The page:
London Waterloo East railway station
Distance: 1.4 mi Tourist Information
Sandell Street
London, SE1 8NH

0845 748 4950

Waterloo East, also known as London Waterloo East, is a railway station in central London on the line from through London Bridge towards Kent, in the southeast of England. Although Waterloo East is a through-station, it is classed for ticketing purposes as a central London terminus. Services through the station are operated by Southeastern and it is situated within fare zone 1.An elevated walkway across Waterloo Road connects it to the larger Waterloo station and provides the main access. The eastern ends of Waterloo East's platforms provide pedestrian connection to Southwark station which is served by London Underground's Jubilee line; at street level there is a modest entrance in Sandell Street. Connections with the Underground's Bakerloo, Northern and Waterloo & City lines are available at Waterloo tube station. There is no station building; the ticket office of the main station serves it, though there are ticket machines at the eastern end of the walkway.The four platforms at Waterloo East are lettered rather than numbered to ensure that staff who work at both Waterloo East and the adjoining Waterloo station, which is managed and branded separately and features numbered platforms, do not confuse the platforms at the two stations. This stratagem is also used for the Thameslink platforms at St. Pancras International and their predecessors at, as well as at. Ticket barriers have been installed at the Sandell Street and Southwark station entrances, and also at the main entrance from Waterloo station following the completion of the retail balcony in 2012.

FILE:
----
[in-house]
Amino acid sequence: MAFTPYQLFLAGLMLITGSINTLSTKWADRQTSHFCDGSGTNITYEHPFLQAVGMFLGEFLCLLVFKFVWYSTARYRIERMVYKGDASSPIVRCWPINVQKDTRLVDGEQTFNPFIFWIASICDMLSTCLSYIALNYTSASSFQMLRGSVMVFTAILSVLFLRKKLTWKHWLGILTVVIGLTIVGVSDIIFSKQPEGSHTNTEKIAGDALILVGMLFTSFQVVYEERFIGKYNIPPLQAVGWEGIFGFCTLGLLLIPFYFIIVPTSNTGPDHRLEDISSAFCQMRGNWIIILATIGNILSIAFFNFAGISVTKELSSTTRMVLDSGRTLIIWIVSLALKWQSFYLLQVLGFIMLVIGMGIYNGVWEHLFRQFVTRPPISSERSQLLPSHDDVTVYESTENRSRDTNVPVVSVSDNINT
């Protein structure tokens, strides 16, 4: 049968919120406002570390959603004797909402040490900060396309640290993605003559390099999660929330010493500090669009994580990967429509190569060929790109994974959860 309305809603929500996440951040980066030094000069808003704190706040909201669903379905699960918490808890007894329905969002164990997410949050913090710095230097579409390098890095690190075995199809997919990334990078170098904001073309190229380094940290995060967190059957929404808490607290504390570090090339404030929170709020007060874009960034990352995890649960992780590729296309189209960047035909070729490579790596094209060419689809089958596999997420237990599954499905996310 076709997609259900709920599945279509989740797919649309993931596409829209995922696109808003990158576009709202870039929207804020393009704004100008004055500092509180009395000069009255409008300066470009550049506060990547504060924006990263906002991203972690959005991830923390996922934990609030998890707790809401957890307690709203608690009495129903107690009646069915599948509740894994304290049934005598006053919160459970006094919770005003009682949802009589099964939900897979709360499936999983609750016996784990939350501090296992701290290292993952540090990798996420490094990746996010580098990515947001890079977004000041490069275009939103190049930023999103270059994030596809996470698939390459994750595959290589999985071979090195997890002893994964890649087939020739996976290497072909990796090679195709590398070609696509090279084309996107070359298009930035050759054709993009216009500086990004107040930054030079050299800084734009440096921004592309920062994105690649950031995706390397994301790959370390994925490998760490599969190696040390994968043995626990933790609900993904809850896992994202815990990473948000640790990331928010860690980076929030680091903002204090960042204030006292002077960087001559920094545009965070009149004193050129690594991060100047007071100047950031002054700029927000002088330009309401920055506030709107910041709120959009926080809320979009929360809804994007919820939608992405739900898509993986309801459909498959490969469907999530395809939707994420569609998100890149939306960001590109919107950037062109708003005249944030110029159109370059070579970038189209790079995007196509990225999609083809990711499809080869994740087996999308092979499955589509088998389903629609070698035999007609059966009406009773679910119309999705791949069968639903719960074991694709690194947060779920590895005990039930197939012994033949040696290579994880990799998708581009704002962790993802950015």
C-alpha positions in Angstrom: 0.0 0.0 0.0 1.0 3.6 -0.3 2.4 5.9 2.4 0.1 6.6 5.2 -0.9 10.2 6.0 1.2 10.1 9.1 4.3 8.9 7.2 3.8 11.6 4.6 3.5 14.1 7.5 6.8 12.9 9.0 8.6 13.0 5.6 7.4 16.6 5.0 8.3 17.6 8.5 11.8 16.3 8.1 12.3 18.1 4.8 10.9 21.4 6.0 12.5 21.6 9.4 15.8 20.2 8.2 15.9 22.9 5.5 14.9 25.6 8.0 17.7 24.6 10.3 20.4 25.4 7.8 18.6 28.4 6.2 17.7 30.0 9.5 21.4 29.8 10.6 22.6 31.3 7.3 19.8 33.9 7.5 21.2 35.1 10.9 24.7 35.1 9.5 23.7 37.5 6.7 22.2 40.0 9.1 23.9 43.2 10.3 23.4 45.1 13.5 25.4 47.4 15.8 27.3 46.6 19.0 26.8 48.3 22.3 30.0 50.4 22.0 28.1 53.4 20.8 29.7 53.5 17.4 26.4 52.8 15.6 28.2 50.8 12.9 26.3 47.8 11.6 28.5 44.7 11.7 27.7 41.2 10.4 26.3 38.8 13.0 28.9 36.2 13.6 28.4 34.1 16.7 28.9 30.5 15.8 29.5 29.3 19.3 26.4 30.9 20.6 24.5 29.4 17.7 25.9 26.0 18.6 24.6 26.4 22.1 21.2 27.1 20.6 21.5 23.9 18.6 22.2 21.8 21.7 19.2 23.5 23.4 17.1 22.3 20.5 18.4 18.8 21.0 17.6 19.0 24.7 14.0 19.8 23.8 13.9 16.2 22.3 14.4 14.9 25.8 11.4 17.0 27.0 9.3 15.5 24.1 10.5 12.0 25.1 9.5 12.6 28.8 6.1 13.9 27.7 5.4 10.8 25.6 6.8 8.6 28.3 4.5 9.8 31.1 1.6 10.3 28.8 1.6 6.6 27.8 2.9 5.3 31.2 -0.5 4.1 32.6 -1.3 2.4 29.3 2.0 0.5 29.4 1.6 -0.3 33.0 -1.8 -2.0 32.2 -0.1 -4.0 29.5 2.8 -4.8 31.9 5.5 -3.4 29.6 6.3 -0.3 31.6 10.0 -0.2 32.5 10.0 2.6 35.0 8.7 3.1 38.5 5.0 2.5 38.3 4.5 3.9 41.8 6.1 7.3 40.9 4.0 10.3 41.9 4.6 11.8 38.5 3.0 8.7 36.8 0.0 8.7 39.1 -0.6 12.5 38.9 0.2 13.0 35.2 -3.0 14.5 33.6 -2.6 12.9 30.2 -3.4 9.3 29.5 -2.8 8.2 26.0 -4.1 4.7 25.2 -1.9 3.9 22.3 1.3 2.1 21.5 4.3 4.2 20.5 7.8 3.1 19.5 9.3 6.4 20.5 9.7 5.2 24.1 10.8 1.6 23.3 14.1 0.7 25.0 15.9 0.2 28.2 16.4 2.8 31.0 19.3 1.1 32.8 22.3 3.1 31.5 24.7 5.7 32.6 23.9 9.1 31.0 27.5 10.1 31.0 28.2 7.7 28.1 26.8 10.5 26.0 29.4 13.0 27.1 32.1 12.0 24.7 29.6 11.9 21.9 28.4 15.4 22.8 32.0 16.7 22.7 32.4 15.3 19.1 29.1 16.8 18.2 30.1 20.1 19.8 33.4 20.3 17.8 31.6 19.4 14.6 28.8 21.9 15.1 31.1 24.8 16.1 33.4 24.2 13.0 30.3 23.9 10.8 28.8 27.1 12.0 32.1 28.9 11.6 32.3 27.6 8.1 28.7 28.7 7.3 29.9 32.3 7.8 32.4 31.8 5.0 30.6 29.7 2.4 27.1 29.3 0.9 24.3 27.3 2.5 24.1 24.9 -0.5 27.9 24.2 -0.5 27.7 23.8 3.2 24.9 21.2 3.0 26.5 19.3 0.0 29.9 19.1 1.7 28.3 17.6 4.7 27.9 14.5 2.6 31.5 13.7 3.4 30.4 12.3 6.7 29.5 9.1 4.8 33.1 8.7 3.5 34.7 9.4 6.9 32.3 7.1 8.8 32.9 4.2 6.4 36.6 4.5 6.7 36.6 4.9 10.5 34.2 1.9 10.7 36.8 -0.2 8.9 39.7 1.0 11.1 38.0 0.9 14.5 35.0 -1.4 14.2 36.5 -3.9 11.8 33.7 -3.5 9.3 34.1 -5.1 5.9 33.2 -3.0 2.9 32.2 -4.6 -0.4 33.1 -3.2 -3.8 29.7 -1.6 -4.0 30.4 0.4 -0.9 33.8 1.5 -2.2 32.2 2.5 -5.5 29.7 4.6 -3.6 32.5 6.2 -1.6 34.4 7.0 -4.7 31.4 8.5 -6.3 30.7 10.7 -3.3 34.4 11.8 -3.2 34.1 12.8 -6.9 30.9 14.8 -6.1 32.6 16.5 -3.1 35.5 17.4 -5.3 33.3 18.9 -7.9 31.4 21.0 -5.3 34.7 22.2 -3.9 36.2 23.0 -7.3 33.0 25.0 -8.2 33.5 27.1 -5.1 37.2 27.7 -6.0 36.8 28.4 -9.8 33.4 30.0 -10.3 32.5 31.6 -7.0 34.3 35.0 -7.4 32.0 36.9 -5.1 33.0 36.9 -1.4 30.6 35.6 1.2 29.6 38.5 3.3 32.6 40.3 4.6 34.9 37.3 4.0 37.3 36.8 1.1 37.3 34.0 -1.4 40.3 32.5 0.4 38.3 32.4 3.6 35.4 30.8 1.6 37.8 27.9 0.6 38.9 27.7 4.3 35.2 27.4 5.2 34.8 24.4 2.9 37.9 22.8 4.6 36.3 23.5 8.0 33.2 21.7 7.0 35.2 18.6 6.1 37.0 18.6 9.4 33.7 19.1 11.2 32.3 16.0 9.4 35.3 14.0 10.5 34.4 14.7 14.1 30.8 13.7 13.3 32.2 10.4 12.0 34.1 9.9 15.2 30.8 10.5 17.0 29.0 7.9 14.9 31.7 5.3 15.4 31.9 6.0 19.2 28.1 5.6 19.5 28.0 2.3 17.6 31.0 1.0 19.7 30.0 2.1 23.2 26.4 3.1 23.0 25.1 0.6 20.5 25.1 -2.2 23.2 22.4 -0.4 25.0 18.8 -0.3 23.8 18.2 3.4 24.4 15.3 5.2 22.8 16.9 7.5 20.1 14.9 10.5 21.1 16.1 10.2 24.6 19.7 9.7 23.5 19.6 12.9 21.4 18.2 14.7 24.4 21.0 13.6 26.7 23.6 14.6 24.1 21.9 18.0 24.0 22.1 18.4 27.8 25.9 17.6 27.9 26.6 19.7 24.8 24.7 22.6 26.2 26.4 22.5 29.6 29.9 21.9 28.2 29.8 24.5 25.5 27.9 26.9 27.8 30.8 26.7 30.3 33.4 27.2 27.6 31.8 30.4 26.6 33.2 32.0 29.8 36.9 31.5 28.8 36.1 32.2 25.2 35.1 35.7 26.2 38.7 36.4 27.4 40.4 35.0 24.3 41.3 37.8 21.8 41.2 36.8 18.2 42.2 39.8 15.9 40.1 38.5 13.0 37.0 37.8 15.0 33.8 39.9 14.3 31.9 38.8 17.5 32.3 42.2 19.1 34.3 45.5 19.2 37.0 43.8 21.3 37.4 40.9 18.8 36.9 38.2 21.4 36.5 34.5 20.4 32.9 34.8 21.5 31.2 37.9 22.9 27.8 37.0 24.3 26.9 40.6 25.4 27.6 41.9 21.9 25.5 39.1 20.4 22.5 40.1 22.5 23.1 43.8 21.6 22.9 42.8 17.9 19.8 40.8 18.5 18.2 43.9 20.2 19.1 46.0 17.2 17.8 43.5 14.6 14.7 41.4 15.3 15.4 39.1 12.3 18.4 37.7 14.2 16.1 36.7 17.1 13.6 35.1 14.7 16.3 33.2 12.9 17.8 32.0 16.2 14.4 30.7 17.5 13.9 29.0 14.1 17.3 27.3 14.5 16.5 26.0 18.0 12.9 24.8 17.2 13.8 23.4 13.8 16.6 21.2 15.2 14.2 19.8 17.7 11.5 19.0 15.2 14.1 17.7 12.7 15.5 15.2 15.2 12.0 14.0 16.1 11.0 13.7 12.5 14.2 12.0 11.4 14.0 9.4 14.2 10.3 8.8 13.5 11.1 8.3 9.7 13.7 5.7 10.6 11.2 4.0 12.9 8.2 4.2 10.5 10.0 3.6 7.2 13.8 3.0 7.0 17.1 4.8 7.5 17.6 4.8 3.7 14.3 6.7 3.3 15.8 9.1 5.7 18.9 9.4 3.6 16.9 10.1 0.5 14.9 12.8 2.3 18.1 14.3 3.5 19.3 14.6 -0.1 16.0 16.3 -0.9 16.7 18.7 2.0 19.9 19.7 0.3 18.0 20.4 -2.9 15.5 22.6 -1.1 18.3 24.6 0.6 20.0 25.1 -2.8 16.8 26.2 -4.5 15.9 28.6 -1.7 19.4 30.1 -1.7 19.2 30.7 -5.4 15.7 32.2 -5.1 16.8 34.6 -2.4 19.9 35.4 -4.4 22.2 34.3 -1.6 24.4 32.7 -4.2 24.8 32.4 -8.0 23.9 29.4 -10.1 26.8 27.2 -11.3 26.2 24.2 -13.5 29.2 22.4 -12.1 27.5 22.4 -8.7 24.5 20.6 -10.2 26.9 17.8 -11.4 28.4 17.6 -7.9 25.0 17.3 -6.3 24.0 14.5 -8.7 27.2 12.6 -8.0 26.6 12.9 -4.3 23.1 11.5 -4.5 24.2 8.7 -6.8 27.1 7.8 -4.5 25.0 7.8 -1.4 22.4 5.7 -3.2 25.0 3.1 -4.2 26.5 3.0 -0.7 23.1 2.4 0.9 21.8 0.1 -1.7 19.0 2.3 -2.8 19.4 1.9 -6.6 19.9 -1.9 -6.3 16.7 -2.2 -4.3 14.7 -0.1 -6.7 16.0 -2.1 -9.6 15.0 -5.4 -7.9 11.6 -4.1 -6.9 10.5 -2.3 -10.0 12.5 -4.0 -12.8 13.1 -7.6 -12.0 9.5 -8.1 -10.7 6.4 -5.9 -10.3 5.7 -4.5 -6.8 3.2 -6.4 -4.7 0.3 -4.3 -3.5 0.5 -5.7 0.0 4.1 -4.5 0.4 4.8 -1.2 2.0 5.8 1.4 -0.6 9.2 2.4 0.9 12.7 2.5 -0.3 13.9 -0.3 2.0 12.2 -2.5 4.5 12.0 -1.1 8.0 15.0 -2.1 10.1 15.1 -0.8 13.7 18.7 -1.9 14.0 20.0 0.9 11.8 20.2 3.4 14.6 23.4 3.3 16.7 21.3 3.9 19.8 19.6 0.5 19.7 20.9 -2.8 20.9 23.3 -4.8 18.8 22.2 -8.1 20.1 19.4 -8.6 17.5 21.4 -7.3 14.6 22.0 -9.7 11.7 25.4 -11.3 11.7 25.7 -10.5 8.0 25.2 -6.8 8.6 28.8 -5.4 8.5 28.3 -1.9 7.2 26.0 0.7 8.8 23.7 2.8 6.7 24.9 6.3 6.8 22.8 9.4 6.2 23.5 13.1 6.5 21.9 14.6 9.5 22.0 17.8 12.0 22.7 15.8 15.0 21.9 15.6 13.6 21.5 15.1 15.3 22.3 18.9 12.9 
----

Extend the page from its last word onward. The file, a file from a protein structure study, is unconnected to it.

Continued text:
Top Of The London Eye
Distance: 1.4 mi Tourist Information